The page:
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Seminars, webinars, trade show floors, masterminds, social media groups and training classes are all designed to dump a ton of amazing information, content, ideas, processes and best practices. While this info dump is awesome on the day you receive it, when you get back to the office, the real world comes knocking and you barely have time to do what’s on your plate, let alone think about everything you just learned. So, you simply pass the ideas onto someone else—or, worse, put them in the corner with the intent to get back to them later. Well guess what? It’s later.

How is it that some people grow and get things done, while others become professional learners and procrastinators? I believe that it’s more about the process than it is about the person. As a leader, I’ve learned that my job is to share a vision and then remove bottlenecks for my managers so that they can execute the vision. When we as leaders dump information without thinking through priorities or considering how some actions affect other projects, we create a culture where our team is frustrated because they can’t celebrate their wins before the next “great idea” comes their way. I was that leader, that event junkie and idea dumper…until I wasn’t.

It took a leader from another company to tell me that I needed to stop dumping or I would lose my key people. This was a hard lesson to learn because of the fact that, like most leaders, we free-flow ideas. He then shared with me a simple concept called Agile project management, a new-to-me concept that’s common among software development and project management. In fact, team leaders in the IT world spend thousands of dollars learning and understanding to use Agile as they work to become scrum masters. And while there’s an entire culture built around this system and it’s a great concept, it’s too complicated for me. So we created Agile for real estate. A simple Google Drive spreadsheet, Agile allows us to put all of our ideas and projects on a project backlog. We then define the project and give it a number between 100 and 1,000, placing the highest number with the highest priority.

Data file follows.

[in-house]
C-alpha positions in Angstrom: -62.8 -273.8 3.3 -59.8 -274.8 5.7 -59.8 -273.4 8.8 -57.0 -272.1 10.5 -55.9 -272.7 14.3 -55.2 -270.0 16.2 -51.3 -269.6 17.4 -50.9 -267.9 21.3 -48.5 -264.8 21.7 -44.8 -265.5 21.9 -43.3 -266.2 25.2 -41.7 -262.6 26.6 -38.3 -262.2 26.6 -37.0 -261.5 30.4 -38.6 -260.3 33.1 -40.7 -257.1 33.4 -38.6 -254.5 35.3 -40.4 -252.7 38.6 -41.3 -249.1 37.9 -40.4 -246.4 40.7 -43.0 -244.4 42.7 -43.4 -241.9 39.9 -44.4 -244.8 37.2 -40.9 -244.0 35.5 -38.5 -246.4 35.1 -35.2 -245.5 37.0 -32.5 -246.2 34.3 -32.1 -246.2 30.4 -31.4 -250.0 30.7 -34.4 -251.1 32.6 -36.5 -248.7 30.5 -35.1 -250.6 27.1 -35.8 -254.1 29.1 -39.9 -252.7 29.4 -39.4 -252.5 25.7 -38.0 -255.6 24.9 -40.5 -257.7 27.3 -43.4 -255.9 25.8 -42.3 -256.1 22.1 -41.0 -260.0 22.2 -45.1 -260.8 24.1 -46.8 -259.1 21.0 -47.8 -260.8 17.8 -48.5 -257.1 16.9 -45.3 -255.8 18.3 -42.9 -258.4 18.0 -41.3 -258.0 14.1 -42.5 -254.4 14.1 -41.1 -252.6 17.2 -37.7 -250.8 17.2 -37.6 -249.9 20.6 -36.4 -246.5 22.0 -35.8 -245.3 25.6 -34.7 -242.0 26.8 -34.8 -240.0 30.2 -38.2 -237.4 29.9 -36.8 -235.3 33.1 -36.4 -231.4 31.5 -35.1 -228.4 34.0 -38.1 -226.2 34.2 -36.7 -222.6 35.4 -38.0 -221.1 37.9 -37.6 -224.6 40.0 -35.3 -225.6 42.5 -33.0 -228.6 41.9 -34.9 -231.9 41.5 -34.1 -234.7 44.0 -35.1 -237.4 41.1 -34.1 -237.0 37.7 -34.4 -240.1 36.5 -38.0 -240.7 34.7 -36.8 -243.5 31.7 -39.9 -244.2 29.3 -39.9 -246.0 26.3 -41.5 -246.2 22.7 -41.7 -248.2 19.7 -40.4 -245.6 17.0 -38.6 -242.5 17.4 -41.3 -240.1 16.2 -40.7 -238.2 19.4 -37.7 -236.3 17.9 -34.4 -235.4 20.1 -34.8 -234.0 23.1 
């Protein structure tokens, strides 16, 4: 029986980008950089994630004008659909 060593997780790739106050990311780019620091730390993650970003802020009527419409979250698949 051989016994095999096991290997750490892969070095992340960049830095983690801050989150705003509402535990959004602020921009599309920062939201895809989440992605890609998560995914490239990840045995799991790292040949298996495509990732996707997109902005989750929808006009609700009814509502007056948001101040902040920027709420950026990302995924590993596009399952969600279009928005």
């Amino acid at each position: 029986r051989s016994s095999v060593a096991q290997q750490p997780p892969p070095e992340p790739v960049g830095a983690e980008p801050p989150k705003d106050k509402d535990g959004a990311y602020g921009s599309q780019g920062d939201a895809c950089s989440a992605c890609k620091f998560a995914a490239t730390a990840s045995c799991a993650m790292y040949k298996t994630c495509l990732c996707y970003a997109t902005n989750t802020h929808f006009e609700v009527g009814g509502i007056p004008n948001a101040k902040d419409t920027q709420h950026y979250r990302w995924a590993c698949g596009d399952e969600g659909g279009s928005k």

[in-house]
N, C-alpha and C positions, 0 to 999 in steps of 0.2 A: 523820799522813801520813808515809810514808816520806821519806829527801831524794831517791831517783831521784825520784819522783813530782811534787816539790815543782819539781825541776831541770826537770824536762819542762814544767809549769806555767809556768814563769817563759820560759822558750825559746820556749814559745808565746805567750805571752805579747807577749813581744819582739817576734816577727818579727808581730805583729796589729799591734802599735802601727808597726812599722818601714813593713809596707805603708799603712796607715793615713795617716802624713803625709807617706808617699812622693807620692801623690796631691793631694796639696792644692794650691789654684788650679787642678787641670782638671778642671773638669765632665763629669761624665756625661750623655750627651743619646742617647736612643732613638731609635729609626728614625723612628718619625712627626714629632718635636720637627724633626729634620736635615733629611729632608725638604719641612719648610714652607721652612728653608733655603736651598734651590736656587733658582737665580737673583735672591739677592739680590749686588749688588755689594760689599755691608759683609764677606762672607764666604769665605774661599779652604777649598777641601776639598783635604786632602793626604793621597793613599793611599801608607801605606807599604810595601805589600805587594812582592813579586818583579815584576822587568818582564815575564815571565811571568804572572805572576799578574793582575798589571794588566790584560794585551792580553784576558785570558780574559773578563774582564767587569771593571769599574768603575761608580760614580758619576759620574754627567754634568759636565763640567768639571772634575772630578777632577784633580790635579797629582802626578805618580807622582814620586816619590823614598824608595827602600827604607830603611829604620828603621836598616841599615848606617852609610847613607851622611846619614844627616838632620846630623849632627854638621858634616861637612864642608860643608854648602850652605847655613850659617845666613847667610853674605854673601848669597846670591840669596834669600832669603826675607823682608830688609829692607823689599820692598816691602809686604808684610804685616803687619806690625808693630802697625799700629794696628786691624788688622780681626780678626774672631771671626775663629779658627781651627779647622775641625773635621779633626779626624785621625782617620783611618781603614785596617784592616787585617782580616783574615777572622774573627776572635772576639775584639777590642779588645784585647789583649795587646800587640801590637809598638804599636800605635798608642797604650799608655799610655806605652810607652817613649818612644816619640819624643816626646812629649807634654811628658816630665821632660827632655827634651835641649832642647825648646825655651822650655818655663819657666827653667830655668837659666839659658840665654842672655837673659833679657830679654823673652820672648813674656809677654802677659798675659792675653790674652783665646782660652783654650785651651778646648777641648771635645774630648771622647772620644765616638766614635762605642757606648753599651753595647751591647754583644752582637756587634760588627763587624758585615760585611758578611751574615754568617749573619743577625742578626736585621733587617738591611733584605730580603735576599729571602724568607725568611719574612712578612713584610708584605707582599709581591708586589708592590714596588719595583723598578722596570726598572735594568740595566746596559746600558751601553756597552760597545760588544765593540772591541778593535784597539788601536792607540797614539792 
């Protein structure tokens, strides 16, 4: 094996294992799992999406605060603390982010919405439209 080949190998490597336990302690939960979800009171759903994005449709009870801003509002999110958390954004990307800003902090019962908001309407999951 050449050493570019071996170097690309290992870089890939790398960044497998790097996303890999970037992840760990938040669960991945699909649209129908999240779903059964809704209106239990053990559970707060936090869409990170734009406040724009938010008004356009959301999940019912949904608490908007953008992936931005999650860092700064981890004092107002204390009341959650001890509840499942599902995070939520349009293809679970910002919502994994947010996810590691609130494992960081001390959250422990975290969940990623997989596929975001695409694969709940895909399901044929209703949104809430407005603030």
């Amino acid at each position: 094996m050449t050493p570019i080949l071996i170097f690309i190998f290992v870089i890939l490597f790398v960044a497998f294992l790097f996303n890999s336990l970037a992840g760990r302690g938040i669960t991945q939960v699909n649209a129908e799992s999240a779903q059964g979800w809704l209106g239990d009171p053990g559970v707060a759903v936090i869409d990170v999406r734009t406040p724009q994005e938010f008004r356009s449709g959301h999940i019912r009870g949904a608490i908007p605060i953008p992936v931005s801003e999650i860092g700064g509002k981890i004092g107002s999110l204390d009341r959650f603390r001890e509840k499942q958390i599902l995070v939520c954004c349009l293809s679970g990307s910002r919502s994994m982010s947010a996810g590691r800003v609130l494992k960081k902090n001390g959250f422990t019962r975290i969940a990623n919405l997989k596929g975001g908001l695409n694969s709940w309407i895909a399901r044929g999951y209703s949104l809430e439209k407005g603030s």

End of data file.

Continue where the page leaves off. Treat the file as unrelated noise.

Because transactions are the priority, they’re not on Agile, so first come money-making activities (MMA). These are followed by projects with dates (e.g., client appreciation events and grand openings) and are rounded out with operational excellence projects (e.g., create operations manual).

By asking which category each project goes in, you begin to clearly define priorities for your team. Once a project is set to begin, it’s given a sprint date and a to-do list complete with priorities to execute the project.

The difference this simple process has made in not only my business, but also those of our consulting and coaching clients, is mind-blowing. If you would like a copy of the Google Drive template with a few sample sprints, email me at and I’ll send it over with a video detailing how we use it.

Verl Workman is the founder and CEO of Workman Success Systems (385-282-7112), an international speaking, consulting and coaching company that specializes in performance coaching and building successful power agents and teams. Contact him at For more information, please visit